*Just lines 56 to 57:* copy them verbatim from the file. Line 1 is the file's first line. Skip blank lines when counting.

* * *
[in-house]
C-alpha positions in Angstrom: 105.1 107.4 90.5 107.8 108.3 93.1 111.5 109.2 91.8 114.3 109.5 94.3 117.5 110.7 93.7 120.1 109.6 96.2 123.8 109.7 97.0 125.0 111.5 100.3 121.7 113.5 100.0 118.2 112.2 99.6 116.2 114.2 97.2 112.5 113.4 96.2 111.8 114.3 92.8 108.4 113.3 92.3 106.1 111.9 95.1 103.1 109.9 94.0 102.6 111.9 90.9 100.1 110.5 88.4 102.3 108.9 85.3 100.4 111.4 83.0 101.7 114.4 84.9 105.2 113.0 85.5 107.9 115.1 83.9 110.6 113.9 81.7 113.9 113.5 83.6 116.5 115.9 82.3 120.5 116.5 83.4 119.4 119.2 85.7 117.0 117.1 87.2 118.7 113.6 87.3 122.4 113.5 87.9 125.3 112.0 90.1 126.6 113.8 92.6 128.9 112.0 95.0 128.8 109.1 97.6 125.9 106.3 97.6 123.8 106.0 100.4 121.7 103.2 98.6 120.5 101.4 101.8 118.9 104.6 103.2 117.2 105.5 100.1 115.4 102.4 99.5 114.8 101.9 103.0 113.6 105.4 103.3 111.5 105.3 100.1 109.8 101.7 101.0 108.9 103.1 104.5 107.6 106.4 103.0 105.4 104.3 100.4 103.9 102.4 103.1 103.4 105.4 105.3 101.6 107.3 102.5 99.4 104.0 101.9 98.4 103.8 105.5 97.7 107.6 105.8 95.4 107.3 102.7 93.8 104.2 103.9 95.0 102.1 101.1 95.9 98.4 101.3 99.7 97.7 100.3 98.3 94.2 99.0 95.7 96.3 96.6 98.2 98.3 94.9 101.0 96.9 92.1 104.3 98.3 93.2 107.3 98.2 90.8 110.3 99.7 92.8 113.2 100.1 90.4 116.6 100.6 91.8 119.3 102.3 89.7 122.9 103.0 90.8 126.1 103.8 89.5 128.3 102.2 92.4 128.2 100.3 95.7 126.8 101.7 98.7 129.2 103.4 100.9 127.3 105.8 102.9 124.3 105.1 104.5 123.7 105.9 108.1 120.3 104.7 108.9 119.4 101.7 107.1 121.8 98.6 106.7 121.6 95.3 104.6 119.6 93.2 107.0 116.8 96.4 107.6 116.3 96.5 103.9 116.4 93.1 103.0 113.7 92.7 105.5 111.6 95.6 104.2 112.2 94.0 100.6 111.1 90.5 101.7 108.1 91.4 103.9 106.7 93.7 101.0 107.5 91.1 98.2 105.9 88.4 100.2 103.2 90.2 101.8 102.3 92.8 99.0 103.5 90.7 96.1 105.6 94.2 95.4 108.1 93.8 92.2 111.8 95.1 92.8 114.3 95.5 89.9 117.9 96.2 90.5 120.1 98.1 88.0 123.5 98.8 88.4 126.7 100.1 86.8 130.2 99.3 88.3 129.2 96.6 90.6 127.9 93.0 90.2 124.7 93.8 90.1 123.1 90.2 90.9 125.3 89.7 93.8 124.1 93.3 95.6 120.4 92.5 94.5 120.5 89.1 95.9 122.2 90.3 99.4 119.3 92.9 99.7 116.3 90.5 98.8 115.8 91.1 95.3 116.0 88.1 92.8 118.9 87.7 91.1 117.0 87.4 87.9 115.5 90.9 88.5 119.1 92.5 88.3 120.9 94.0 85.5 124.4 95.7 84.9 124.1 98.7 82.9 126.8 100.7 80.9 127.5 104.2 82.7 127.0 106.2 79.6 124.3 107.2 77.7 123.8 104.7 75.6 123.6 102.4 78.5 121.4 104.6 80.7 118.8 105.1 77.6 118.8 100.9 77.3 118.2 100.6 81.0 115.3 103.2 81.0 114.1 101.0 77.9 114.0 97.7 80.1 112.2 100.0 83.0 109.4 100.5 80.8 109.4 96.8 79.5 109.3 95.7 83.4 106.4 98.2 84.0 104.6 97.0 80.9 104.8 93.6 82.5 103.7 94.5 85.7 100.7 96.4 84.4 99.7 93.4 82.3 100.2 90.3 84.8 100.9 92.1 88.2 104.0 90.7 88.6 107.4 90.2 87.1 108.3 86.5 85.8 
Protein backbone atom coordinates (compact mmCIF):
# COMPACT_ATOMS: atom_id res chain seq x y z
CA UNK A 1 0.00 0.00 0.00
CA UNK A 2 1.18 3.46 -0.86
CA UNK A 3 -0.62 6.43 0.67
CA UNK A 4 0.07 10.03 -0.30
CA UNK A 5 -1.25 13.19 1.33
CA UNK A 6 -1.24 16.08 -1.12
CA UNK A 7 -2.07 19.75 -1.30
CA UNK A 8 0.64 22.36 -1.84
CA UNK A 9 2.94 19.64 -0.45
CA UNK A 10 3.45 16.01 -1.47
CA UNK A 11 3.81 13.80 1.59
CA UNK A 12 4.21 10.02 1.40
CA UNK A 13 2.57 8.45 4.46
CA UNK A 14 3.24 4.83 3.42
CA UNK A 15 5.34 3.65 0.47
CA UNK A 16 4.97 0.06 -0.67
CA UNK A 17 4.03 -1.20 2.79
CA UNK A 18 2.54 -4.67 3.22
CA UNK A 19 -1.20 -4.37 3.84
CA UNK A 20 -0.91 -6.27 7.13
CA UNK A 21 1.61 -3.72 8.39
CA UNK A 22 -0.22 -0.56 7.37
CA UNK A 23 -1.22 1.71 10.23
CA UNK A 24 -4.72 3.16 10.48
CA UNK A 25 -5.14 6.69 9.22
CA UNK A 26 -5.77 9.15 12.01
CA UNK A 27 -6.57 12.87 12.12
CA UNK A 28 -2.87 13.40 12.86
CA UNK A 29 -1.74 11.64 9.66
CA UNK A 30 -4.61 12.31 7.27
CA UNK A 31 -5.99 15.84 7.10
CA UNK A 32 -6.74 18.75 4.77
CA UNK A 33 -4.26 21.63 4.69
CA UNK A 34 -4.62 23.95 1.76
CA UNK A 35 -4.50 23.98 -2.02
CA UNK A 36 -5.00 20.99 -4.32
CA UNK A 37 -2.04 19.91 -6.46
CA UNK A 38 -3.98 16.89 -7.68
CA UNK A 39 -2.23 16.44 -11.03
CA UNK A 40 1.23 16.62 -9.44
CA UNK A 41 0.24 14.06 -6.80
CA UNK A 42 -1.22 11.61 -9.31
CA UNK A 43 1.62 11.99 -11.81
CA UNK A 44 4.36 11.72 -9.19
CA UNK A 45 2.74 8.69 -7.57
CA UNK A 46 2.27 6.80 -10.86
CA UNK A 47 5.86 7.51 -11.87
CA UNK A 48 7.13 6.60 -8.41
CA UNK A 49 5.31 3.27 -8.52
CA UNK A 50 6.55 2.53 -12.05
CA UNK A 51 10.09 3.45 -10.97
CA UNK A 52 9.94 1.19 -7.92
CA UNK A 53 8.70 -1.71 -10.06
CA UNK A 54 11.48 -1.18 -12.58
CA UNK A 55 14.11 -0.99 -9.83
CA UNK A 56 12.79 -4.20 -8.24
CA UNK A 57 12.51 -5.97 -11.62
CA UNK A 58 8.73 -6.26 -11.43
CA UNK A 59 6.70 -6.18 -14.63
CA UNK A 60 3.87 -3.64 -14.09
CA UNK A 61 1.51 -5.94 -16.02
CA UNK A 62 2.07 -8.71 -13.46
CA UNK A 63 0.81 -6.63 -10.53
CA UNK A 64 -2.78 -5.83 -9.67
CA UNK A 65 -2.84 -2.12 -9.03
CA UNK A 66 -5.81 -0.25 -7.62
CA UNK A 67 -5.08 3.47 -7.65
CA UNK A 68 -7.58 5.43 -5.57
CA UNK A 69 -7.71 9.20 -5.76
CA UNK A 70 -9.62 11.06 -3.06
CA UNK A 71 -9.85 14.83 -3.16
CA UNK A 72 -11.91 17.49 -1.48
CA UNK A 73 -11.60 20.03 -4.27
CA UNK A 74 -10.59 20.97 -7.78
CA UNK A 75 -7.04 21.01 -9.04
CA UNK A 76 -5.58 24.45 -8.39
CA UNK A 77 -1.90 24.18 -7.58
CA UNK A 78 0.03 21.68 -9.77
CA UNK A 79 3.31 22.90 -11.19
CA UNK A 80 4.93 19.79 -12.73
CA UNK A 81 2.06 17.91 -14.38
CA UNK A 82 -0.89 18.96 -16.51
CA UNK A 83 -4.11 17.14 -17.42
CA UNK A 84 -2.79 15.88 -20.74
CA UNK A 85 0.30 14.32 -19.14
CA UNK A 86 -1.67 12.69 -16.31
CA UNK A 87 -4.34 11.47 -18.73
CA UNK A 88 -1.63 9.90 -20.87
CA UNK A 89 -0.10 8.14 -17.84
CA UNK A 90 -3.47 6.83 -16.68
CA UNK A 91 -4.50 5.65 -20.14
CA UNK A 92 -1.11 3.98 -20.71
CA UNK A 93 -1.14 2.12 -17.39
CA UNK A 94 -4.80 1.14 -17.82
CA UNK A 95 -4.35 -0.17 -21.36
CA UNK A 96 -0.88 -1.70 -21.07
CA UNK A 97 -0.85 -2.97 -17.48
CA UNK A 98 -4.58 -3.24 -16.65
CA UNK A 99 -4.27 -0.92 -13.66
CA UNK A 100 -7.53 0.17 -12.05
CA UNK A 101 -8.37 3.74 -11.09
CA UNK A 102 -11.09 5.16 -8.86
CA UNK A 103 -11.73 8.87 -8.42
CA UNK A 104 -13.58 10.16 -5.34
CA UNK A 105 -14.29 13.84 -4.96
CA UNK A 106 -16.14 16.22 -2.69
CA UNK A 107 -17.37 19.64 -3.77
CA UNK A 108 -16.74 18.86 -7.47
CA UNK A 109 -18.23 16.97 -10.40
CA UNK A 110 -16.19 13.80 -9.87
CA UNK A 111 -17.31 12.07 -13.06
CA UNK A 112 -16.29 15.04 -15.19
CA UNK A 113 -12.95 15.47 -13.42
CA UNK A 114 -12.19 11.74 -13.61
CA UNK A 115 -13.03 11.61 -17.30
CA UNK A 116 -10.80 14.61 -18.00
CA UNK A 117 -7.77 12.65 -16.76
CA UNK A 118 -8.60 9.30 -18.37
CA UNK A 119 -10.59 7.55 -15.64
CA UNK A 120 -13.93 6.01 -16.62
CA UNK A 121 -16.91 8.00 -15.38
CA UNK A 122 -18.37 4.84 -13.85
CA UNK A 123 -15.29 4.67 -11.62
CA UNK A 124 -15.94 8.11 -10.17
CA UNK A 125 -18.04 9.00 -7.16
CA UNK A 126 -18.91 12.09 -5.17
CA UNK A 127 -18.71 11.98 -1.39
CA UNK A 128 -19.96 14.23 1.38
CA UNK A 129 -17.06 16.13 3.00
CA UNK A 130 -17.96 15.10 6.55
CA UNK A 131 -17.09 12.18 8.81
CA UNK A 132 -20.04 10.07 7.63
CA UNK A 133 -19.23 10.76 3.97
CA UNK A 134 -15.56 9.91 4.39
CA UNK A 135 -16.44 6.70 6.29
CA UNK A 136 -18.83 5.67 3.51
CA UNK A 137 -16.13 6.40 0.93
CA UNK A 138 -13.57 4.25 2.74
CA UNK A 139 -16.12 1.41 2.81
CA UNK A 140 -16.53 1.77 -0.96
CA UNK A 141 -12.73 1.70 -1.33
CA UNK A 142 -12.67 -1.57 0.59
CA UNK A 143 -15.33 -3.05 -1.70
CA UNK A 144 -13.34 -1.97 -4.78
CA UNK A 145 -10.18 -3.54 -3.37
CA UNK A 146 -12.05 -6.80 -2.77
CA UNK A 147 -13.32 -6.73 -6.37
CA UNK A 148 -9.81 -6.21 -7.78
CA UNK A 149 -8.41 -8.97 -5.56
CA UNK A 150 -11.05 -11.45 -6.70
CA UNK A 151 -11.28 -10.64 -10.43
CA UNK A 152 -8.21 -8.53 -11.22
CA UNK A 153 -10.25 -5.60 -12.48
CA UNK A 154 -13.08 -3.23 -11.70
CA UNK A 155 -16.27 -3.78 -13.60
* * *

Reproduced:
CA UNK A 52 9.94 1.19 -7.92
CA UNK A 53 8.70 -1.71 -10.06